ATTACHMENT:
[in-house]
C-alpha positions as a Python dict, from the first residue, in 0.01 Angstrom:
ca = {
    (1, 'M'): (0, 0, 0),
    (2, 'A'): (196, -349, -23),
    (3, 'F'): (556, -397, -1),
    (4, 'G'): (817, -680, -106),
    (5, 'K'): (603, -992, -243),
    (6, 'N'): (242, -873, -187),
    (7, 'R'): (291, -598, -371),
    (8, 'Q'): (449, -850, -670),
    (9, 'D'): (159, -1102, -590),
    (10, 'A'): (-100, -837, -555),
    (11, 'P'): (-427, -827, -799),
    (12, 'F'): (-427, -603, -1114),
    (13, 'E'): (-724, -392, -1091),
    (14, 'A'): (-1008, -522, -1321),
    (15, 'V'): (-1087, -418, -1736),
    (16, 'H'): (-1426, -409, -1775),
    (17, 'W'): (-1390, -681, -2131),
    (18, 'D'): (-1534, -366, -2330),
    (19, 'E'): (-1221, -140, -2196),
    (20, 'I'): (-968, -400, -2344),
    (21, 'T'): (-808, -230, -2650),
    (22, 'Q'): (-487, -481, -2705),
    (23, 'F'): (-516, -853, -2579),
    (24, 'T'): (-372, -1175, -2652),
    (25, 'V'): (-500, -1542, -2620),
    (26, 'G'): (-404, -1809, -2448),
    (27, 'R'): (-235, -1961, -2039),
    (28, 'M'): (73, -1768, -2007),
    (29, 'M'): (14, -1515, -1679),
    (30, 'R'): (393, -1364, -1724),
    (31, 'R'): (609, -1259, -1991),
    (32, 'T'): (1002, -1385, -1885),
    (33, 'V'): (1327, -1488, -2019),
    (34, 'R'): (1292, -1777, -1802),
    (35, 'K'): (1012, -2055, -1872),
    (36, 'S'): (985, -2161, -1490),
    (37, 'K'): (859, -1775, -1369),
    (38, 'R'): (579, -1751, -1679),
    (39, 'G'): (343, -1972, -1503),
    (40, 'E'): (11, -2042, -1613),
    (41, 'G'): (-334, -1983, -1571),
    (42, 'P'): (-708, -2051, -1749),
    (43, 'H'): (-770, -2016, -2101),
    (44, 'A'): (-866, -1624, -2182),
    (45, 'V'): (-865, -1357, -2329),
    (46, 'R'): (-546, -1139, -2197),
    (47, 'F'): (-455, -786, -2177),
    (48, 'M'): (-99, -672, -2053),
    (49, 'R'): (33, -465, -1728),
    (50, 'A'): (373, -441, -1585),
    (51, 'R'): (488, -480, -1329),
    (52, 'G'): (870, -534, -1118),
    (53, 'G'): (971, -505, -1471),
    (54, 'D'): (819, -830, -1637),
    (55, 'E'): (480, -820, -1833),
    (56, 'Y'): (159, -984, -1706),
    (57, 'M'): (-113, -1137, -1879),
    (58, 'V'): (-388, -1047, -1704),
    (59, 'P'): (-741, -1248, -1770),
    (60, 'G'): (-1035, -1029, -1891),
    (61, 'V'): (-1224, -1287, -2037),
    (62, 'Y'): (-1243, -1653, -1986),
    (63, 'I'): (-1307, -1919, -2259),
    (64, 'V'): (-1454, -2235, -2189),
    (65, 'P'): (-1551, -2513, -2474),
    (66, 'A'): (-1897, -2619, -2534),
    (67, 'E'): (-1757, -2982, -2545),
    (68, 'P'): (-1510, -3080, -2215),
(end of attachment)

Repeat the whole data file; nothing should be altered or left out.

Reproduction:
[in-house]
C-alpha positions as a Python dict, from the first residue, in 0.01 Angstrom:
ca = {
    (1, 'M'): (0, 0, 0),
    (2, 'A'): (196, -349, -23),
    (3, 'F'): (556, -397, -1),
    (4, 'G'): (817, -680, -106),
    (5, 'K'): (603, -992, -243),
    (6, 'N'): (242, -873, -187),
    (7, 'R'): (291, -598, -371),
    (8, 'Q'): (449, -850, -670),
    (9, 'D'): (159, -1102, -590),
    (10, 'A'): (-100, -837, -555),
    (11, 'P'): (-427, -827, -799),
    (12, 'F'): (-427, -603, -1114),
    (13, 'E'): (-724, -392, -1091),
    (14, 'A'): (-1008, -522, -1321),
    (15, 'V'): (-1087, -418, -1736),
    (16, 'H'): (-1426, -409, -1775),
    (17, 'W'): (-1390, -681, -2131),
    (18, 'D'): (-1534, -366, -2330),
    (19, 'E'): (-1221, -140, -2196),
    (20, 'I'): (-968, -400, -2344),
    (21, 'T'): (-808, -230, -2650),
    (22, 'Q'): (-487, -481, -2705),
    (23, 'F'): (-516, -853, -2579),
    (24, 'T'): (-372, -1175, -2652),
    (25, 'V'): (-500, -1542, -2620),
    (26, 'G'): (-404, -1809, -2448),
    (27, 'R'): (-235, -1961, -2039),
    (28, 'M'): (73, -1768, -2007),
    (29, 'M'): (14, -1515, -1679),
    (30, 'R'): (393, -1364, -1724),
    (31, 'R'): (609, -1259, -1991),
    (32, 'T'): (1002, -1385, -1885),
    (33, 'V'): (1327, -1488, -2019),
    (34, 'R'): (1292, -1777, -1802),
    (35, 'K'): (1012, -2055, -1872),
    (36, 'S'): (985, -2161, -1490),
    (37, 'K'): (859, -1775, -1369),
    (38, 'R'): (579, -1751, -1679),
    (39, 'G'): (343, -1972, -1503),
    (40, 'E'): (11, -2042, -1613),
    (41, 'G'): (-334, -1983, -1571),
    (42, 'P'): (-708, -2051, -1749),
    (43, 'H'): (-770, -2016, -2101),
    (44, 'A'): (-866, -1624, -2182),
    (45, 'V'): (-865, -1357, -2329),
    (46, 'R'): (-546, -1139, -2197),
    (47, 'F'): (-455, -786, -2177),
    (48, 'M'): (-99, -672, -2053),
    (49, 'R'): (33, -465, -1728),
    (50, 'A'): (373, -441, -1585),
    (51, 'R'): (488, -480, -1329),
    (52, 'G'): (870, -534, -1118),
    (53, 'G'): (971, -505, -1471),
    (54, 'D'): (819, -830, -1637),
    (55, 'E'): (480, -820, -1833),
    (56, 'Y'): (159, -984, -1706),
    (57, 'M'): (-113, -1137, -1879),
    (58, 'V'): (-388, -1047, -1704),
    (59, 'P'): (-741, -1248, -1770),
    (60, 'G'): (-1035, -1029, -1891),
    (61, 'V'): (-1224, -1287, -2037),
    (62, 'Y'): (-1243, -1653, -1986),
    (63, 'I'): (-1307, -1919, -2259),
    (64, 'V'): (-1454, -2235, -2189),
    (65, 'P'): (-1551, -2513, -2474),
    (66, 'A'): (-1897, -2619, -2534),
    (67, 'E'): (-1757, -2982, -2545),
    (68, 'P'): (-1510, -3080, -2215),